How a Partisan loves the mist our of which and into which he comes and goes, a deadly ghost.  How he loves the fog that muffles his approach, the dusk into which he retreats, the falling rain that covers his tracks.  Then nature at her most spiteful becomes a comrade in his righteous acts.

There is a very human story within the excitement and dangers that the band of Partisans face as they travel on.  Tom has to work through some complex personal issues as he becomes closer to Jovan and Marija.  They themselves are complex people, Jovan with a ruthlessness born from his years of struggle as a communist agitator, and Marija with her own losses which perhaps can be comforted in the company of this striking British soldier.  Tom has a strong Christian faith, and reads a New Testament as he travels, but will his faith remain strong as he sees and hears dreadful evidence of man’s brutality in the hills of Slovenia?

They stretch out their oilskins by the ruins of an old building.  Despite his fatigue, Tom does not fall asleep, even as the day grows brighter.  Did Christ come, he wonders, to remind men that they have free will, or that they do not?  And if they do, is worth it, this freedom, for the acts of evil they commit.   What God would think so?

Tom’s faith wanes but there is evidence to come of a spiritual vision born of maturity, to replace the childish faith he carried with him at the start of his journey.

The book unfolds with some remarkably well-written set-pieces. Relationships are clarified, enemy (and allied) plots are uncovered and the inevitable conflict eventually occurs with a great disruption to souls and bodies.   I hope I have given a flavour of this novel.  In addition to the enjoyment of the story, I am also confident that reading is has taught me much about the land of Slovenia for Tim Pears has provided a long list of sources at the back of the book which shows the depth of the learning behind the story.  A useful map is provided showing the route of the long marches through the mountains of Slovenia and you will probably be like me in wanting to fire up Google Earth to see the broader context of the geography.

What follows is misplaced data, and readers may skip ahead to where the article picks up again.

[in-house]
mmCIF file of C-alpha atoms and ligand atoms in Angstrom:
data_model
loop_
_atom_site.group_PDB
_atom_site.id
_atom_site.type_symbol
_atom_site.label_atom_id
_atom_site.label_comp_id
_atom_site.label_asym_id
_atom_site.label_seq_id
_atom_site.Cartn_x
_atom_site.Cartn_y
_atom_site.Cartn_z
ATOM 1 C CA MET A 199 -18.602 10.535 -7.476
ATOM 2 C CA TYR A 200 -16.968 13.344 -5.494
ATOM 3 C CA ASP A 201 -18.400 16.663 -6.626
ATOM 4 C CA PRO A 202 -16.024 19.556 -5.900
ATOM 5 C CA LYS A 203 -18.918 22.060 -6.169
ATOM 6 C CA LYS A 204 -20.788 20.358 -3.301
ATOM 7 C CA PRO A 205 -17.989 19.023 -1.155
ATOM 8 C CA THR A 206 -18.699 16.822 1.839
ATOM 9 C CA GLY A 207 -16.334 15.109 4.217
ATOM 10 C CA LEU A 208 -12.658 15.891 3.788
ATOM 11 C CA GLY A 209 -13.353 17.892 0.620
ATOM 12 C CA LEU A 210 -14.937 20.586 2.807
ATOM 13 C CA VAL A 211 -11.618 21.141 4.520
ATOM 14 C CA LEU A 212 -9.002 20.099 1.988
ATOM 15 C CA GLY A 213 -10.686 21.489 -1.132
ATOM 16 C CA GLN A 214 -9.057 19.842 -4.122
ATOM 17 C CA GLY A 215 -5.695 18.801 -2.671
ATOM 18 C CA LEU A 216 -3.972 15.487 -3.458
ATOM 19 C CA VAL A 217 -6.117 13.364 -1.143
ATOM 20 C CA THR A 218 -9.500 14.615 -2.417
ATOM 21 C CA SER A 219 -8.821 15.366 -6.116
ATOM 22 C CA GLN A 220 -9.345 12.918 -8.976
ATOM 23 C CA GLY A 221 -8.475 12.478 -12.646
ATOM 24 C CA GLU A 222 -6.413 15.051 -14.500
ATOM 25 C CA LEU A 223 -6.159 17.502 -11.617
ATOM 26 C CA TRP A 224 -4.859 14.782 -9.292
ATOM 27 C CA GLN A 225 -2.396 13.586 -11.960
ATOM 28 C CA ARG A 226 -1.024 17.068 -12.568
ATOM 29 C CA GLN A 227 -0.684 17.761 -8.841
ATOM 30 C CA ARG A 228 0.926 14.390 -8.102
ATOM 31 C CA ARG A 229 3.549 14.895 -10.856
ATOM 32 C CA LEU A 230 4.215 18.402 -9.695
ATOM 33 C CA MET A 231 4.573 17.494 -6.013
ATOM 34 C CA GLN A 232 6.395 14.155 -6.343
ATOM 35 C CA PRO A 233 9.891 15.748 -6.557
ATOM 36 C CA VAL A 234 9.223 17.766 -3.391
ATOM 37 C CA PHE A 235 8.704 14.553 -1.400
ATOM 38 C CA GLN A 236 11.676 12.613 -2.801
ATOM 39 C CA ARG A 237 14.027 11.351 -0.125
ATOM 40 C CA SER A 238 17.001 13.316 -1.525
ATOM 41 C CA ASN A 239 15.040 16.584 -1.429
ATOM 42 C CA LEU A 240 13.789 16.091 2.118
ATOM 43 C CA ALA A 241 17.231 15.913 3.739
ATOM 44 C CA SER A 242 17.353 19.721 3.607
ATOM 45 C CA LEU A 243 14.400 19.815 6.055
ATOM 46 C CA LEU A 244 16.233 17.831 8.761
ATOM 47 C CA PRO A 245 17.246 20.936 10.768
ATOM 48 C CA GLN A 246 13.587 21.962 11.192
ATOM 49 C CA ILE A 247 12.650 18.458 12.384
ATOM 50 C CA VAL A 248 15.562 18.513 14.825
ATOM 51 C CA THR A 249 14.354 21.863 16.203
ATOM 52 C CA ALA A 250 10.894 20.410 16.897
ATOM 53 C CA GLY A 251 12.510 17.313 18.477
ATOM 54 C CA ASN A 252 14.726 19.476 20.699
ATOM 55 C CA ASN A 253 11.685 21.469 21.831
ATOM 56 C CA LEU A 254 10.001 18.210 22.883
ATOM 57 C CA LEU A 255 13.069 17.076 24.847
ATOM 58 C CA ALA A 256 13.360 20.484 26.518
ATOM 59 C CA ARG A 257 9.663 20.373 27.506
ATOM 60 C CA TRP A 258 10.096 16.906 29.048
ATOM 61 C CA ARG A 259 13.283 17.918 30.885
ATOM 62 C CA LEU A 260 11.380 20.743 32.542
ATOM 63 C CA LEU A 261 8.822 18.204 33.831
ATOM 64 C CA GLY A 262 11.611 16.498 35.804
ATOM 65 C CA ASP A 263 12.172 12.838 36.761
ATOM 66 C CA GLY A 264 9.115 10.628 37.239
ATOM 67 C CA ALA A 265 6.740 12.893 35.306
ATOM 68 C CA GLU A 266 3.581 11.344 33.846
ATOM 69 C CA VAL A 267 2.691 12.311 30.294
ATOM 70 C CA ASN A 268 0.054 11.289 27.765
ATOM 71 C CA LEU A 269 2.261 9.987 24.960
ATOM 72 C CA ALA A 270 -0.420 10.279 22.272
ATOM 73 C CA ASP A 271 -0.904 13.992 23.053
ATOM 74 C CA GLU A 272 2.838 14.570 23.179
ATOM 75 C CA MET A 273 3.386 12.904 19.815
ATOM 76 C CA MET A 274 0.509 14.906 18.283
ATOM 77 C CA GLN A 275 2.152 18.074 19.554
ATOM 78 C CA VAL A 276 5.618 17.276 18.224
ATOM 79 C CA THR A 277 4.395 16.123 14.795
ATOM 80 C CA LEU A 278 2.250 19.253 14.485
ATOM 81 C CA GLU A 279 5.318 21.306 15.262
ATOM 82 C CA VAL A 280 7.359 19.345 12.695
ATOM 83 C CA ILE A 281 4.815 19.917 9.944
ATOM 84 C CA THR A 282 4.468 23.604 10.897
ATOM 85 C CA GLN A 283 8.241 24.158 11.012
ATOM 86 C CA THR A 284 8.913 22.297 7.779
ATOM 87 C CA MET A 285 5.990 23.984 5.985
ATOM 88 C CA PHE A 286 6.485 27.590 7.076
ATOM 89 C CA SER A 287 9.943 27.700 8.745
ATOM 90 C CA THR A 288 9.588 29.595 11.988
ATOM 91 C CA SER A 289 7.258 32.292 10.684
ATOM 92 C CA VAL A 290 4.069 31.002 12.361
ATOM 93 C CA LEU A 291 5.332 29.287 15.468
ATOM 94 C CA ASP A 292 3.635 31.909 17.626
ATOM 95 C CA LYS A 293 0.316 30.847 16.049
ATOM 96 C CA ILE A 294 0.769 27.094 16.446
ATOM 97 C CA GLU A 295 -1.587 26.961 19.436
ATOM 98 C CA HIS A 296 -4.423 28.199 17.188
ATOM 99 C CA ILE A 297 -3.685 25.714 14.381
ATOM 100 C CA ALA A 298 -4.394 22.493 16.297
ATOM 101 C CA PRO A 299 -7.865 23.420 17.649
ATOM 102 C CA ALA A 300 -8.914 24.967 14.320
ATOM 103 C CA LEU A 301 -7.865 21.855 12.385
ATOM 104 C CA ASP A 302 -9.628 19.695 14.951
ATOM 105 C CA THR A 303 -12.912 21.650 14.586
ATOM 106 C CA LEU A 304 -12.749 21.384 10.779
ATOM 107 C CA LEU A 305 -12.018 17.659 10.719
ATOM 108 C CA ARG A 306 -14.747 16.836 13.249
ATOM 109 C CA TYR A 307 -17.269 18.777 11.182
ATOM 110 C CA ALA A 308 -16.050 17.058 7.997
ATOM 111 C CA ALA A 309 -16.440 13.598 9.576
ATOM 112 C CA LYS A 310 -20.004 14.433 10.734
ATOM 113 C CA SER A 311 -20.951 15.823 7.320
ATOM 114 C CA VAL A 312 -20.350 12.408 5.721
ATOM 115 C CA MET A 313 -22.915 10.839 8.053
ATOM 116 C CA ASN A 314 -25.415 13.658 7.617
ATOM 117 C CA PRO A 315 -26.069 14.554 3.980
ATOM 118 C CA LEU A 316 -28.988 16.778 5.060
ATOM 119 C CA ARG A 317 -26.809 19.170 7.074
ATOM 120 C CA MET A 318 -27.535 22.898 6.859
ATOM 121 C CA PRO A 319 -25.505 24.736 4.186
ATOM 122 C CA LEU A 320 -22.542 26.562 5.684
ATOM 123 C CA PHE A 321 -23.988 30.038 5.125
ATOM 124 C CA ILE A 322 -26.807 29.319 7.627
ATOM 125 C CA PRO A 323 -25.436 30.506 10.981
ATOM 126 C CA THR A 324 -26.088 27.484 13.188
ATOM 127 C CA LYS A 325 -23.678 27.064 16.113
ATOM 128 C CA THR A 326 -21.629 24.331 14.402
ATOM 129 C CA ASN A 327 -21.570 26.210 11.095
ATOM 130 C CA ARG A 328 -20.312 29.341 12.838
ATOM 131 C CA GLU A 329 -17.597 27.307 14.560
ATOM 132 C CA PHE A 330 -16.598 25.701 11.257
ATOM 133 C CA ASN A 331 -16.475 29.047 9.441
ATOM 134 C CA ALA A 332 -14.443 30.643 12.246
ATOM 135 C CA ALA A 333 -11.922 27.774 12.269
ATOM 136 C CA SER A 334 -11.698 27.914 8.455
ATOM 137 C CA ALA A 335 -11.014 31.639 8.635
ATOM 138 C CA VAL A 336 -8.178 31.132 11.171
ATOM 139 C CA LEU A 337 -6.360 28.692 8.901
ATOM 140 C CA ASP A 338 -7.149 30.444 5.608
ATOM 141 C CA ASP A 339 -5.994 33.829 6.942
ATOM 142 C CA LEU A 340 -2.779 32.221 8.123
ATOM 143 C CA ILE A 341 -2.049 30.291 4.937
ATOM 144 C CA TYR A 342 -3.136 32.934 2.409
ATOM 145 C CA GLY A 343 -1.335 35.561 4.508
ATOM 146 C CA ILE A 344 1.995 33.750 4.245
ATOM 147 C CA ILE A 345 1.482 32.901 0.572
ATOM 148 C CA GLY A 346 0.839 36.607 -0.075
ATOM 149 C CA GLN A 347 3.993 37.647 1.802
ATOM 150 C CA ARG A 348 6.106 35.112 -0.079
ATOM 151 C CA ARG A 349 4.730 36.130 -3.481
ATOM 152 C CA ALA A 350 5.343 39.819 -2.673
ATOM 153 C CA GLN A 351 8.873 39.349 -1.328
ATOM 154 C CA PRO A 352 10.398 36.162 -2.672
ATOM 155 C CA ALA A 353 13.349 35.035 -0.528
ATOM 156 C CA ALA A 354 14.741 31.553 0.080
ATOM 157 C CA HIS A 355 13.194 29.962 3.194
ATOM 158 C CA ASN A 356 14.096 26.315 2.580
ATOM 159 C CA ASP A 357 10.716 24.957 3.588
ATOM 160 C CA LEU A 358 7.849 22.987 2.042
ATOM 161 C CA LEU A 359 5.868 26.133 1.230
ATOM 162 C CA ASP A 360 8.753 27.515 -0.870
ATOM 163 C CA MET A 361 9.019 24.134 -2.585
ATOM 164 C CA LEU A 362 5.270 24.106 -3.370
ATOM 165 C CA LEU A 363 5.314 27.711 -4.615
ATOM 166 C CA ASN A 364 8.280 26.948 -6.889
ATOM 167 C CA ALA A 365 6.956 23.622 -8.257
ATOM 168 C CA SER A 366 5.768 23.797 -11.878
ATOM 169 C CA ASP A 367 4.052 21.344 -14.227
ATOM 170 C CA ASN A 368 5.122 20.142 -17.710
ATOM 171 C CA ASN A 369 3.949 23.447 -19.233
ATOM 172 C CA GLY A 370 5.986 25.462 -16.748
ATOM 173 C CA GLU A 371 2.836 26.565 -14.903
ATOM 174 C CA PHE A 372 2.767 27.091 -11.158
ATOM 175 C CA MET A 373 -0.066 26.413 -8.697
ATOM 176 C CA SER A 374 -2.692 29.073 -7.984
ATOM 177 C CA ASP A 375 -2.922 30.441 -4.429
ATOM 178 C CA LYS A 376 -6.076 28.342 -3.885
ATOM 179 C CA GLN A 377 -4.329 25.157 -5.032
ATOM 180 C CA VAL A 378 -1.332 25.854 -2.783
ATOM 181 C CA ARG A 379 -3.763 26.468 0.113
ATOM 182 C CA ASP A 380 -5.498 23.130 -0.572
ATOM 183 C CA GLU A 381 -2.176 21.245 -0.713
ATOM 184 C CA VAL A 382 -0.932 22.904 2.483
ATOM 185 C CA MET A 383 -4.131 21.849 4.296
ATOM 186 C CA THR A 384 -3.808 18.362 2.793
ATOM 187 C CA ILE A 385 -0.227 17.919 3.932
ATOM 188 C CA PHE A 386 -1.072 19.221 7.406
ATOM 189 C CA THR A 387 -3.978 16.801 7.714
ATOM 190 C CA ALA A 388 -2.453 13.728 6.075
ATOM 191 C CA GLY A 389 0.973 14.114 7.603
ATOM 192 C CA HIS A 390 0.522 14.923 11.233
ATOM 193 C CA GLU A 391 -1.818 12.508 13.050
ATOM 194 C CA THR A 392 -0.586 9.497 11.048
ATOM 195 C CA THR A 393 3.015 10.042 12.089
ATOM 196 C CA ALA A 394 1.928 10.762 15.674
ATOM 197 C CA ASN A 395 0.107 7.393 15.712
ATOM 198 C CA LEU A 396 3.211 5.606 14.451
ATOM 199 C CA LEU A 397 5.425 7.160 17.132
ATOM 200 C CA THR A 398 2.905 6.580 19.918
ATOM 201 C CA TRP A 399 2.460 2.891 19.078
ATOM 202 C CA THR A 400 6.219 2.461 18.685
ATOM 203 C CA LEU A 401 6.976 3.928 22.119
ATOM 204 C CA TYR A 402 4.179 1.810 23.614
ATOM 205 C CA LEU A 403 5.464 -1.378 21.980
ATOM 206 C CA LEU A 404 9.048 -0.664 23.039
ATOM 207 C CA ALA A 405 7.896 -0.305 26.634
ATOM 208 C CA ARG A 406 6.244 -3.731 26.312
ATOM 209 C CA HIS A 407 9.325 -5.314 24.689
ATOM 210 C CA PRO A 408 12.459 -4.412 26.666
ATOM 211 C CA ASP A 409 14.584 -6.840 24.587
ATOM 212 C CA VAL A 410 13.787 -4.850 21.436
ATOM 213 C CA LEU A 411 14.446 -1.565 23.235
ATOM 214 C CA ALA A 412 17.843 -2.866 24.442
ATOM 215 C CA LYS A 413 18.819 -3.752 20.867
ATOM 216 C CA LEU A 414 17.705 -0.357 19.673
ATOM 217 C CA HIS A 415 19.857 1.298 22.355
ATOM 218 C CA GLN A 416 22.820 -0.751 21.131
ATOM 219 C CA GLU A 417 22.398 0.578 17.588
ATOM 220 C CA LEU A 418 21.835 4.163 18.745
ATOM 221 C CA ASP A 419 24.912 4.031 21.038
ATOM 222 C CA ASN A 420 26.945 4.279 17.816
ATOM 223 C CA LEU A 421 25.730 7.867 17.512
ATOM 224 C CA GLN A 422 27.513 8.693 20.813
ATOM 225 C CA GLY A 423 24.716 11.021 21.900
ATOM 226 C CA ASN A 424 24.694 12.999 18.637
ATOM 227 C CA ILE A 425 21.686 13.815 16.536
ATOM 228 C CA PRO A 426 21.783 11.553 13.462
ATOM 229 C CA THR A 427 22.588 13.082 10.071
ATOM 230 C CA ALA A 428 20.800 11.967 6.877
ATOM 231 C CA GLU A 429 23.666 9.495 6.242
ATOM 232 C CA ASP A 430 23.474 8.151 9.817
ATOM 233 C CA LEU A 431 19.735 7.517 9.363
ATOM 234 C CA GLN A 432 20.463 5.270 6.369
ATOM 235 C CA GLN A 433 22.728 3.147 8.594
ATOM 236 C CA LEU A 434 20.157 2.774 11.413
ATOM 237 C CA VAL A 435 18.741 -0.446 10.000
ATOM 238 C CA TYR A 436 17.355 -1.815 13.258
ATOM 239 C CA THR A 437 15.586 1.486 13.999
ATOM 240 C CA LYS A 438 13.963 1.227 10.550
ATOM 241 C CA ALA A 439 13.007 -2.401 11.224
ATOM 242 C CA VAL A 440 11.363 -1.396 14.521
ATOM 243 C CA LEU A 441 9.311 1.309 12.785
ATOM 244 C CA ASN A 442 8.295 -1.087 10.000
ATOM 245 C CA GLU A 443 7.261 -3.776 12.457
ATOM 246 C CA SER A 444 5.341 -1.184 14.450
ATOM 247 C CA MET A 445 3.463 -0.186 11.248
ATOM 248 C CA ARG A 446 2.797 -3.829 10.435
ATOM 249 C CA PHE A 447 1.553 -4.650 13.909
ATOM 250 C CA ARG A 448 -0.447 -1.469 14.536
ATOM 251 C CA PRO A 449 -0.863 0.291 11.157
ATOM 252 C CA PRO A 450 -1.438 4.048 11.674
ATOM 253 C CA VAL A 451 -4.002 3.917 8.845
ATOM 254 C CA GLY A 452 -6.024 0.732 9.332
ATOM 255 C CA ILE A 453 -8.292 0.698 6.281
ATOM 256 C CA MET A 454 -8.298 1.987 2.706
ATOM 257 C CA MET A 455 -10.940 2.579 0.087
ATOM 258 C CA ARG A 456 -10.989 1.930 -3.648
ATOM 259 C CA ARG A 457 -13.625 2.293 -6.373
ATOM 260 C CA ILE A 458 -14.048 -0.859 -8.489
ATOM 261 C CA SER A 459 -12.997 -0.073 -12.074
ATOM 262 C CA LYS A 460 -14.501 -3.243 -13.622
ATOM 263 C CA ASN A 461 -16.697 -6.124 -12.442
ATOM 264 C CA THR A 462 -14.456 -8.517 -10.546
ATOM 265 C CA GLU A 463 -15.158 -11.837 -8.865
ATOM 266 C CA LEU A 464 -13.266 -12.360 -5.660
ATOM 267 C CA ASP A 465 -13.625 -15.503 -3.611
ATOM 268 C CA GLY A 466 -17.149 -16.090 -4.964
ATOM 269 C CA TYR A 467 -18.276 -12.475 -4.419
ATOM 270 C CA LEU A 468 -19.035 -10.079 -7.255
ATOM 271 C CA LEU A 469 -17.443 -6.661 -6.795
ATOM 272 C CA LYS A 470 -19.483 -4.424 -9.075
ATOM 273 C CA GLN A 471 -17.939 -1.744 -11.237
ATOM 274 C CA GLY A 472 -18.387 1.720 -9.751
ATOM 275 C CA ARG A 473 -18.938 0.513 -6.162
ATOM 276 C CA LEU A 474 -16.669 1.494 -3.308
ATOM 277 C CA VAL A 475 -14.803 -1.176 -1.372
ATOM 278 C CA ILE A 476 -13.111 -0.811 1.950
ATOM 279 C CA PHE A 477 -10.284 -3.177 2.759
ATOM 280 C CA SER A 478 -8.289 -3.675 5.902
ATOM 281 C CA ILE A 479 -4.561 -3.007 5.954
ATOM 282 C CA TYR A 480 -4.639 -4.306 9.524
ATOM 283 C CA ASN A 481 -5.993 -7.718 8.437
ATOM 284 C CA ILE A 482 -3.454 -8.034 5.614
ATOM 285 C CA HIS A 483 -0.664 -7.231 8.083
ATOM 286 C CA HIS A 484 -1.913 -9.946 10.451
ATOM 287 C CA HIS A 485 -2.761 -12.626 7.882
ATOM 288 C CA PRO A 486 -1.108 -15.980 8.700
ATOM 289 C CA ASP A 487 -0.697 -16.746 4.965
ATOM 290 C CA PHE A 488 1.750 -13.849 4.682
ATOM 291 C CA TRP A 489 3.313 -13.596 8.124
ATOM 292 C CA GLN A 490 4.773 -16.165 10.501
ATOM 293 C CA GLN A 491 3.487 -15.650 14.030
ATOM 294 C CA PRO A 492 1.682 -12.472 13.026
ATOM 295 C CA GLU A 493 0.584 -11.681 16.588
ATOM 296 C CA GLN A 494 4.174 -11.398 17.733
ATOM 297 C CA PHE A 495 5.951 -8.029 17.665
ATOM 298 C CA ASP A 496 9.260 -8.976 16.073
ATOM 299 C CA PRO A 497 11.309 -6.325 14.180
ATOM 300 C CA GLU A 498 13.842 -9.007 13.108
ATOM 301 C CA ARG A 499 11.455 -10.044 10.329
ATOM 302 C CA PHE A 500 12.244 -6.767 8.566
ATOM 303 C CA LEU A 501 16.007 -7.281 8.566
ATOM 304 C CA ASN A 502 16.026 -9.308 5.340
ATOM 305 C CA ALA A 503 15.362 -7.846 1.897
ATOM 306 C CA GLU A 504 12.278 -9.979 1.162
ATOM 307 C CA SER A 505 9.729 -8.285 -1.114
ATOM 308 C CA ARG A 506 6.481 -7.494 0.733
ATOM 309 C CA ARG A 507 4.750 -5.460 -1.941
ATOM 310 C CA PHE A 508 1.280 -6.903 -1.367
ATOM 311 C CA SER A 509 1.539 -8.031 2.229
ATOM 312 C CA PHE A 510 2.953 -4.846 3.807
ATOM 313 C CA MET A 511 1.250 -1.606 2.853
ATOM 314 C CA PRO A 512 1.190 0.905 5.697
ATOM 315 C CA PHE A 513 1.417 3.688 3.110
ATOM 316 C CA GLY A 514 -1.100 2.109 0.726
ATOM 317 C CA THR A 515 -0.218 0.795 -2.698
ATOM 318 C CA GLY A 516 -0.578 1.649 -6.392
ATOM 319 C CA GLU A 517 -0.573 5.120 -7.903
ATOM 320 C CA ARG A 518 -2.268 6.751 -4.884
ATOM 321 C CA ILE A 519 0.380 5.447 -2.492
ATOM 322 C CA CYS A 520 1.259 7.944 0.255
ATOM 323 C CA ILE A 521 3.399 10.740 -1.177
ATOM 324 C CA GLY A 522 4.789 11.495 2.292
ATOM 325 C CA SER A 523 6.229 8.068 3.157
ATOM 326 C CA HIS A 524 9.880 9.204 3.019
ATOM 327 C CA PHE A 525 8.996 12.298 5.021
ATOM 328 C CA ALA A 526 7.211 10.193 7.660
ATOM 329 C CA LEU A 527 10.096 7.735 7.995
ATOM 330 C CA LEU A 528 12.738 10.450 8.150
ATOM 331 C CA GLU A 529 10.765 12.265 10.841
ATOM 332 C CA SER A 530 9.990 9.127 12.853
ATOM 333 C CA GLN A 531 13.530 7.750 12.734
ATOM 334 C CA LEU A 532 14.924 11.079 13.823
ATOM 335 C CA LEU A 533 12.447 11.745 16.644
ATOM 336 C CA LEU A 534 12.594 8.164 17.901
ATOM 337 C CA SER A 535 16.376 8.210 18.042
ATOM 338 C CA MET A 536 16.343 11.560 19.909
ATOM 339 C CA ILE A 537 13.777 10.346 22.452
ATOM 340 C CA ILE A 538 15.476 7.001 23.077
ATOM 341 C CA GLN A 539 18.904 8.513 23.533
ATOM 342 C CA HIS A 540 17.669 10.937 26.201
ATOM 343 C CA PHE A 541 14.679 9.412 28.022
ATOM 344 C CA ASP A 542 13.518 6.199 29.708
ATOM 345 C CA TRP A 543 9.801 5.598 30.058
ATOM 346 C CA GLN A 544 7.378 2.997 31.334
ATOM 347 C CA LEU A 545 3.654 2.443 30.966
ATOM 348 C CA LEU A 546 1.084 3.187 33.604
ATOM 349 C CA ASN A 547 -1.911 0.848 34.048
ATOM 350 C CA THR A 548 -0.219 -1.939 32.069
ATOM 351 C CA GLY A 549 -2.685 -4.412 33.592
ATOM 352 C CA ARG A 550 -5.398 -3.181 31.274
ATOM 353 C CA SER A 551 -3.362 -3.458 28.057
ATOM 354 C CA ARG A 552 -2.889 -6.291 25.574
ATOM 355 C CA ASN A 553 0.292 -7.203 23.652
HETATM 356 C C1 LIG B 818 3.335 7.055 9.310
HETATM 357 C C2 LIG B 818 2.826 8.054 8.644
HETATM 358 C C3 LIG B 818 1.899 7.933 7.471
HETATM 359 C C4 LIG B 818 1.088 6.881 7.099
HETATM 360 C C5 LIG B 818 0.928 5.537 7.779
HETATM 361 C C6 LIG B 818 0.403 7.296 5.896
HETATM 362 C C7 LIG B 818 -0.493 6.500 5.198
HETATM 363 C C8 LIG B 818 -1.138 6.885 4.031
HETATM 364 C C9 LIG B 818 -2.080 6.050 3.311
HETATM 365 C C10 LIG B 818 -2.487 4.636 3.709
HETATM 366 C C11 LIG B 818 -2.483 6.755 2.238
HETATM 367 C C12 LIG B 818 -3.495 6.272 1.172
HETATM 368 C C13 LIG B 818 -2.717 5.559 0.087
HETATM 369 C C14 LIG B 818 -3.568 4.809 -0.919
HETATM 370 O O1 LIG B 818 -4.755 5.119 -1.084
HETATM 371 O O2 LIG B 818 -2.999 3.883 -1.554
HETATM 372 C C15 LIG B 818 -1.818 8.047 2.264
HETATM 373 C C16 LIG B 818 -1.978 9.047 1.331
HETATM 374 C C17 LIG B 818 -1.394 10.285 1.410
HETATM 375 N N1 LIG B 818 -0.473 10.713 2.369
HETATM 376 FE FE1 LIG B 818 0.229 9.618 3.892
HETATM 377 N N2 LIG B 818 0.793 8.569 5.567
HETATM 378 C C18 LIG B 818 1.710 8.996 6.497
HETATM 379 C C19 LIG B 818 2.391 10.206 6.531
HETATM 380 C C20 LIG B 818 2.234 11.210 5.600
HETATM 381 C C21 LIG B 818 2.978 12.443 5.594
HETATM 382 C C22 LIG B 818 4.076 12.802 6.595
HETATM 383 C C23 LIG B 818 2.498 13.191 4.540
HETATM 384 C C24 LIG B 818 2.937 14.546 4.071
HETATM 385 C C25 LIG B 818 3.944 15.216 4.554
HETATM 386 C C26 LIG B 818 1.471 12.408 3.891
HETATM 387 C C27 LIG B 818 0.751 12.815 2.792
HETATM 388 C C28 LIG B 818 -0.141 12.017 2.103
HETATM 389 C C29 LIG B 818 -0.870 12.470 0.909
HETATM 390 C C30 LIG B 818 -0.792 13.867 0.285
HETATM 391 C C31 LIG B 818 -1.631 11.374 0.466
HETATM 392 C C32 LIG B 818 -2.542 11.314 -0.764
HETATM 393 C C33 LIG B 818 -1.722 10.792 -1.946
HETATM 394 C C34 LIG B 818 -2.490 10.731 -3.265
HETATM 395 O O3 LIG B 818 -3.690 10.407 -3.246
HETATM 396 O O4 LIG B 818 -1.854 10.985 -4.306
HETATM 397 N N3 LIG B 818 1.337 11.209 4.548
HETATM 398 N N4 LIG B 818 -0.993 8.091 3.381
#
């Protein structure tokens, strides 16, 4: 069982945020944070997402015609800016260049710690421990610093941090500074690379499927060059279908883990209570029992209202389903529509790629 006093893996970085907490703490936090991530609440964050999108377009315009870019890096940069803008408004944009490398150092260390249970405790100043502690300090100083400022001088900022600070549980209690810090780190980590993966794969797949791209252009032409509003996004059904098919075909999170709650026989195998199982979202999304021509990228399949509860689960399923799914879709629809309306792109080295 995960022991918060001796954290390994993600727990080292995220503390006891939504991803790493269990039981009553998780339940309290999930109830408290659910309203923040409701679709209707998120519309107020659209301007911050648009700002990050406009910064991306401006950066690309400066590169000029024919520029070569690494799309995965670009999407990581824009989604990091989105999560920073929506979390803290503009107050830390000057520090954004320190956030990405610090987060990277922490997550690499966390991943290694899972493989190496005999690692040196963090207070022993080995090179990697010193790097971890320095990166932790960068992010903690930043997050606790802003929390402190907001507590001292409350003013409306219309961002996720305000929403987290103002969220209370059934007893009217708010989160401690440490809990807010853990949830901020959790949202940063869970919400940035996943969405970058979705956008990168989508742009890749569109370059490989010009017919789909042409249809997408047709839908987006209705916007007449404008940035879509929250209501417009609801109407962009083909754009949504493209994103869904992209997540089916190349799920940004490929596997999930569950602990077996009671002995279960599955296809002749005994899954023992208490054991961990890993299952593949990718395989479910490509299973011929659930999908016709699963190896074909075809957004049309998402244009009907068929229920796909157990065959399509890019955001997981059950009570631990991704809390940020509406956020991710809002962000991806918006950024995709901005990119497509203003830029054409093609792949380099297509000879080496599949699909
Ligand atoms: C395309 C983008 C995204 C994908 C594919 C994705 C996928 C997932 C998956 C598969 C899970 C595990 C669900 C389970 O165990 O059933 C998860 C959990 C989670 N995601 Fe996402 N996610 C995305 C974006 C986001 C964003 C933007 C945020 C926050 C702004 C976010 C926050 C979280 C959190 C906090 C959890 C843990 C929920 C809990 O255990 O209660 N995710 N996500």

For a more up to date view of Slovenia you may be interested in New Europe Writer’s book, Lubjana Tales which contains many items of fiction from the modern Slovenian capital.

Enter your email address to follow this blog and receive notifications of new posts by email.

7 thoughts on “Review: In The Light of the Morning – Tim Pears

  1. I think I might get this one for my father for Father’s Day, Tom:)
    The only one I’ve read by Pears was Wake Up, which was such a thought-provoking read, I bought Landed on the strength of it (probably when you reviewed it!) but I haven’t got round to reading it yet. So many great writers around, aren’t we lucky?!


  2. I have two novels by this author unread on the shelf, so I read those before moving in on this one. Thanks for the review; it’s not released here yet


  3. Tom, I’ve never heard of Tim Pears, but it sounds like a brilliant novel. It isn’t available in the U.S. yet: I checked Amazon and gua book Landed has been published here, though.

    It is amazing how many good writers you can find out about at blogs or reviews.

    And I’m glad to hear you’re going to be blogging again. We’ve missed you!


  4. This seems like a seriously good and thoughtful tale of teat particular theater of the War. It sounds much more mature then the Alistair MacLean books set in the same region.

    It is super that you helped to design that website for such a good cause!


Leave a Reply

Fill in your details below or click an icon to log in: Logo

You are commenting using your account. Log Out / Change )

Twitter picture

You are commenting using your Twitter account. Log Out / Change )

Facebook photo

You are commenting using your Facebook account. Log Out / Change )

Google+ photo

You are commenting using your Google+ account. Log Out / Change )

Connecting to %s